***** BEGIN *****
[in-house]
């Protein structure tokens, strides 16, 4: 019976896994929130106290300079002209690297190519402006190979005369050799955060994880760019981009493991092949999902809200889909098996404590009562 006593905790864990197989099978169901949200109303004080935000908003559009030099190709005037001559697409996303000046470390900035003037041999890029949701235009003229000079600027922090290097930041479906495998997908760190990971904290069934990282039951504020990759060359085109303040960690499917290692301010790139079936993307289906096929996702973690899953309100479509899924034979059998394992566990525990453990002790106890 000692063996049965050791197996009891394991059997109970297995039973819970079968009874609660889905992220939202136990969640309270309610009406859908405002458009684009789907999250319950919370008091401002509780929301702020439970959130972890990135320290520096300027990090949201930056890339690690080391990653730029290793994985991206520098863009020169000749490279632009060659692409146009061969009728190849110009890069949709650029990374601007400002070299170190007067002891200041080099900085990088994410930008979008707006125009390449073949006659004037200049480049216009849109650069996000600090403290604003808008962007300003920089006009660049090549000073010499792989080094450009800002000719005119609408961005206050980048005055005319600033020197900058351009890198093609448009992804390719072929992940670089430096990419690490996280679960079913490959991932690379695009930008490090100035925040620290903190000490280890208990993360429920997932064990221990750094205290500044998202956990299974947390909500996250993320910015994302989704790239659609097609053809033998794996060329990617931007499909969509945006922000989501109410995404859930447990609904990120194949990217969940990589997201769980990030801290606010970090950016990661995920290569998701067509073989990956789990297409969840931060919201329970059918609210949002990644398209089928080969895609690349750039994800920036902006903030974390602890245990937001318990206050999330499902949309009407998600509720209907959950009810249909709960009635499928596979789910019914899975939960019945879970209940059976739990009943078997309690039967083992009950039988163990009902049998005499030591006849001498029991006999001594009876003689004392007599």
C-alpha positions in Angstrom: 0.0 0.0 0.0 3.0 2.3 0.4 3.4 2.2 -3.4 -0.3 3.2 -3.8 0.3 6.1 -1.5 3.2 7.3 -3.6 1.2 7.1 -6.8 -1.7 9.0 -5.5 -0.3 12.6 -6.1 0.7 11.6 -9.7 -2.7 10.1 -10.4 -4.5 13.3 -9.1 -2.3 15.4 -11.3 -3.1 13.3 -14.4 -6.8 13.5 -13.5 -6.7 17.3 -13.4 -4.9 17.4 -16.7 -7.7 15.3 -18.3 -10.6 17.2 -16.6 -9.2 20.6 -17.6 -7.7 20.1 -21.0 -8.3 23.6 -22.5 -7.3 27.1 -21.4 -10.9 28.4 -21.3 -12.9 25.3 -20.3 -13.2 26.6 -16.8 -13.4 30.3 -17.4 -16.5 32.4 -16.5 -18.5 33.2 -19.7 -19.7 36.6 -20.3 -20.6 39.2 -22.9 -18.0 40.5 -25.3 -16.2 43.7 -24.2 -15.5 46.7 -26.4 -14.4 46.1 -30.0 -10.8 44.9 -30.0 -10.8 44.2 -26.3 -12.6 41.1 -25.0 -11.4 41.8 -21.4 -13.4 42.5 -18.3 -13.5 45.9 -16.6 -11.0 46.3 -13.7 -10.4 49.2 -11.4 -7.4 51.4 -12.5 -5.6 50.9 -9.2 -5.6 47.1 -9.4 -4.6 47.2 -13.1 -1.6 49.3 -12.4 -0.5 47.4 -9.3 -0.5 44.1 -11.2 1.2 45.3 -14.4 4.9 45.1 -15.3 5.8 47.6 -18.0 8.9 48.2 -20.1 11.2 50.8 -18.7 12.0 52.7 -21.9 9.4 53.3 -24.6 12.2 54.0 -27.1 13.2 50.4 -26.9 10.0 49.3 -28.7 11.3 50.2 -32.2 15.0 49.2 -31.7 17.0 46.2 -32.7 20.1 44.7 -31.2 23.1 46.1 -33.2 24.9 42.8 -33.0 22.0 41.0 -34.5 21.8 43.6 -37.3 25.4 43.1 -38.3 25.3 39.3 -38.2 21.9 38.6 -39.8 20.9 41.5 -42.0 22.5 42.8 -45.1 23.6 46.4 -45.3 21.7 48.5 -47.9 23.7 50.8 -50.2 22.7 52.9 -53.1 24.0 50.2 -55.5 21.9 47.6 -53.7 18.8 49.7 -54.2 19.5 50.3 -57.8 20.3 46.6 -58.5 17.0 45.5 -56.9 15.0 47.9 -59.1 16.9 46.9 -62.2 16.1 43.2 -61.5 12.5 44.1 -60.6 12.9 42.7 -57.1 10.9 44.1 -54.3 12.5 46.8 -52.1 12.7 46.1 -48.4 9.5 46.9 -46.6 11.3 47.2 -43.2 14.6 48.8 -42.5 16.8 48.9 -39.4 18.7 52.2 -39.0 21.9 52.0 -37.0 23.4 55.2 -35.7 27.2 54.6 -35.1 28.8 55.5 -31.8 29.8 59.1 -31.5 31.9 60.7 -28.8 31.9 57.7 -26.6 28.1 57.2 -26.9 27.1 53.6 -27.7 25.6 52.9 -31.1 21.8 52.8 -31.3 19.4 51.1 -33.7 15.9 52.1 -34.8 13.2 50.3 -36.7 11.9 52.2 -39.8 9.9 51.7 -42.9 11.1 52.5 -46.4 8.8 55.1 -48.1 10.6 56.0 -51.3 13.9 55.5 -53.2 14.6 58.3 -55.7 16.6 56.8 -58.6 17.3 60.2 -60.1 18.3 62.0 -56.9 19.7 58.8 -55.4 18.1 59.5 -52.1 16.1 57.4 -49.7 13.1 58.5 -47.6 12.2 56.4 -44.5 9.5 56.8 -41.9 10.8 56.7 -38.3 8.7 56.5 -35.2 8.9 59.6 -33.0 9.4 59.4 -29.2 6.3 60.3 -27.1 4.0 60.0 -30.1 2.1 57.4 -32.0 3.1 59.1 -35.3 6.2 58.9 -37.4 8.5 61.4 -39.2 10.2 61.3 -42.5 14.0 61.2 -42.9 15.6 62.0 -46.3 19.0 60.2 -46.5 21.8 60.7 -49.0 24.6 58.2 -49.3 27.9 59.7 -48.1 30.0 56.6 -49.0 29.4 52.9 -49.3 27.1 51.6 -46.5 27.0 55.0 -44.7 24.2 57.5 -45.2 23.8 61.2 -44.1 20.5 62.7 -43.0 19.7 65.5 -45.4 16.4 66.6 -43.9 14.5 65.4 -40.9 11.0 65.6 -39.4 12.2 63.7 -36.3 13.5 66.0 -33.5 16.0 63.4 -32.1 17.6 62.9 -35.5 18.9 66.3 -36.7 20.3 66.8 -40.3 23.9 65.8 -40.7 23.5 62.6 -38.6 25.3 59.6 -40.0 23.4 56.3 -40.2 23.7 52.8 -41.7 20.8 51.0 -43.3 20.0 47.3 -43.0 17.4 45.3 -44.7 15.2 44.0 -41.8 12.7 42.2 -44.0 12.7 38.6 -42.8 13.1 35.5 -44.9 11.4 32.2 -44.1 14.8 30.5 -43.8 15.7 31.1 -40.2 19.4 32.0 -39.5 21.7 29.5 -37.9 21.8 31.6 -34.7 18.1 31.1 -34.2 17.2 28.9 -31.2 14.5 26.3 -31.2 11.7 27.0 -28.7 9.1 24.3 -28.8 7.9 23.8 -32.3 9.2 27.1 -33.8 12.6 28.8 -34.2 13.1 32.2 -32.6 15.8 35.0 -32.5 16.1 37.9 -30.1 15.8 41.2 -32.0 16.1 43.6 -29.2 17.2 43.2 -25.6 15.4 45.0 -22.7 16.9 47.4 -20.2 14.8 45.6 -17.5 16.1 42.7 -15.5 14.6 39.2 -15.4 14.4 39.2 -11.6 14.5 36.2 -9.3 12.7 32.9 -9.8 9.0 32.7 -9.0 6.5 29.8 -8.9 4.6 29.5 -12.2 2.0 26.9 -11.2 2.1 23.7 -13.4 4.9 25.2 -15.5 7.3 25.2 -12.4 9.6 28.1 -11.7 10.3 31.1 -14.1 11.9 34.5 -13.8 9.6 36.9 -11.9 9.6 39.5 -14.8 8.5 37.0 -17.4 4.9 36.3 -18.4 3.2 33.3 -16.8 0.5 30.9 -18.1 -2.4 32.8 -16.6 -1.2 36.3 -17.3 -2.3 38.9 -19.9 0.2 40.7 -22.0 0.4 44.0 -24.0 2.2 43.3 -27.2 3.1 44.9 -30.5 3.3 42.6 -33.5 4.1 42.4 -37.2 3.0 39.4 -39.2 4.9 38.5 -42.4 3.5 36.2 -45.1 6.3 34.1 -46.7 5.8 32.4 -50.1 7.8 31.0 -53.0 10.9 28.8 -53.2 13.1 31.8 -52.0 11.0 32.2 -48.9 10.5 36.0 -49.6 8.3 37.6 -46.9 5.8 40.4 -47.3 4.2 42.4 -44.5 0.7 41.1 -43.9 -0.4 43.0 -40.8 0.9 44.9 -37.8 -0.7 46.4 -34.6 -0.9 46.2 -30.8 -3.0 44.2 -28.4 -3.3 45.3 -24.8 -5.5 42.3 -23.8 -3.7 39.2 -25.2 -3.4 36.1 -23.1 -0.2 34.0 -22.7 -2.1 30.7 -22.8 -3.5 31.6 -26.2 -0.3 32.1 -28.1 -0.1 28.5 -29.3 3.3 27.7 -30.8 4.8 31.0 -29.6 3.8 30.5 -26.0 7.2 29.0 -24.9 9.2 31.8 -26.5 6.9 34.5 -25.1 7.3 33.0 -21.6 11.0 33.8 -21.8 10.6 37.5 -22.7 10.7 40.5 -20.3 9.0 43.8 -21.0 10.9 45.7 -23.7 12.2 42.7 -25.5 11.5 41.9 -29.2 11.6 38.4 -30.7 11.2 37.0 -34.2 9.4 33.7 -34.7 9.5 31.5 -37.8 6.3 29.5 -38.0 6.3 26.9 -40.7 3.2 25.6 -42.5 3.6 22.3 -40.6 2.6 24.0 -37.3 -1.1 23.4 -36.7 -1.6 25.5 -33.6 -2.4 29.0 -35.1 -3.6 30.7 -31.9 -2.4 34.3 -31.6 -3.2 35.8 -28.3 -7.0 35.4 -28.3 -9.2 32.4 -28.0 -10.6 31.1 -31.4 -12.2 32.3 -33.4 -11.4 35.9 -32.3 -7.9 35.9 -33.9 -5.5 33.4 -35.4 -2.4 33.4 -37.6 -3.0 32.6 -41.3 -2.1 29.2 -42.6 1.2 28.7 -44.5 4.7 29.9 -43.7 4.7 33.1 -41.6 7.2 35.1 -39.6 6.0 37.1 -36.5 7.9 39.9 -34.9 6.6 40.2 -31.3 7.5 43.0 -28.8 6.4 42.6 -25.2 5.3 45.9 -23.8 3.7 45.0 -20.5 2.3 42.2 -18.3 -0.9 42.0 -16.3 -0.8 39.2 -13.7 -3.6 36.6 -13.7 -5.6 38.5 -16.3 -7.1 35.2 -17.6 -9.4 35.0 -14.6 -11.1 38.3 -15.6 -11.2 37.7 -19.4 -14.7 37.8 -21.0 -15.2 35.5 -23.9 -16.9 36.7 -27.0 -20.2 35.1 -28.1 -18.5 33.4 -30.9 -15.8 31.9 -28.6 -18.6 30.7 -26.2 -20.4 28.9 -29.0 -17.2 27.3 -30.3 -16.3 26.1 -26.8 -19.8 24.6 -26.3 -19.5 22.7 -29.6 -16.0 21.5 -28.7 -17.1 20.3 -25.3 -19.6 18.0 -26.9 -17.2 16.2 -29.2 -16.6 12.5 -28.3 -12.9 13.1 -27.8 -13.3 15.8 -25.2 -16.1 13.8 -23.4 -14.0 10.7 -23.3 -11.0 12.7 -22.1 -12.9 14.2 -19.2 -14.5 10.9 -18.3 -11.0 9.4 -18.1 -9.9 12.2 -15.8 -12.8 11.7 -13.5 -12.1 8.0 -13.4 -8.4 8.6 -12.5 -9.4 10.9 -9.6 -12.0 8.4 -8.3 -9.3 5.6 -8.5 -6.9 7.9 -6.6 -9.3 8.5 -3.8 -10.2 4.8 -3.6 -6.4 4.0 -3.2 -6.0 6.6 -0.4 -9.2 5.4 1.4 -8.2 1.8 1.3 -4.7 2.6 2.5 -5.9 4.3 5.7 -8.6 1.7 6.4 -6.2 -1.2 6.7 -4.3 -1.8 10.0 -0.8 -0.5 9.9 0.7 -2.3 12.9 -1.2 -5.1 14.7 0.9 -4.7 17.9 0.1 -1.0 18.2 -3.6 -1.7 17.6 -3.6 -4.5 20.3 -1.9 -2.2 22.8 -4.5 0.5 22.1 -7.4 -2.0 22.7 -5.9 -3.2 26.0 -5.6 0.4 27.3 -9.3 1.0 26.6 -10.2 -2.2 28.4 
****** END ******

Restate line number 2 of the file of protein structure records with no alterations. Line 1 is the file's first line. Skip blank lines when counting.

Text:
């Protein structure tokens, strides 16, 4: 019976896994929130106290300079002209690297190519402006190979005369050799955060994880760019981009493991092949999902809200889909098996404590009562 006593905790864990197989099978169901949200109303004080935000908003559009030099190709005037001559697409996303000046470390900035003037041999890029949701235009003229000079600027922090290097930041479906495998997908760190990971904290069934990282039951504020990759060359085109303040960690499917290692301010790139079936993307289906096929996702973690899953309100479509899924034979059998394992566990525990453990002790106890 000692063996049965050791197996009891394991059997109970297995039973819970079968009874609660889905992220939202136990969640309270309610009406859908405002458009684009789907999250319950919370008091401002509780929301702020439970959130972890990135320290520096300027990090949201930056890339690690080391990653730029290793994985991206520098863009020169000749490279632009060659692409146009061969009728190849110009890069949709650029990374601007400002070299170190007067002891200041080099900085990088994410930008979008707006125009390449073949006659004037200049480049216009849109650069996000600090403290604003808008962007300003920089006009660049090549000073010499792989080094450009800002000719005119609408961005206050980048005055005319600033020197900058351009890198093609448009992804390719072929992940670089430096990419690490996280679960079913490959991932690379695009930008490090100035925040620290903190000490280890208990993360429920997932064990221990750094205290500044998202956990299974947390909500996250993320910015994302989704790239659609097609053809033998794996060329990617931007499909969509945006922000989501109410995404859930447990609904990120194949990217969940990589997201769980990030801290606010970090950016990661995920290569998701067509073989990956789990297409969840931060919201329970059918609210949002990644398209089928080969895609690349750039994800920036902006903030974390602890245990937001318990206050999330499902949309009407998600509720209907959950009810249909709960009635499928596979789910019914899975939960019945879970209940059976739990009943078997309690039967083992009950039988163990009902049998005499030591006849001498029991006999001594009876003689004392007599």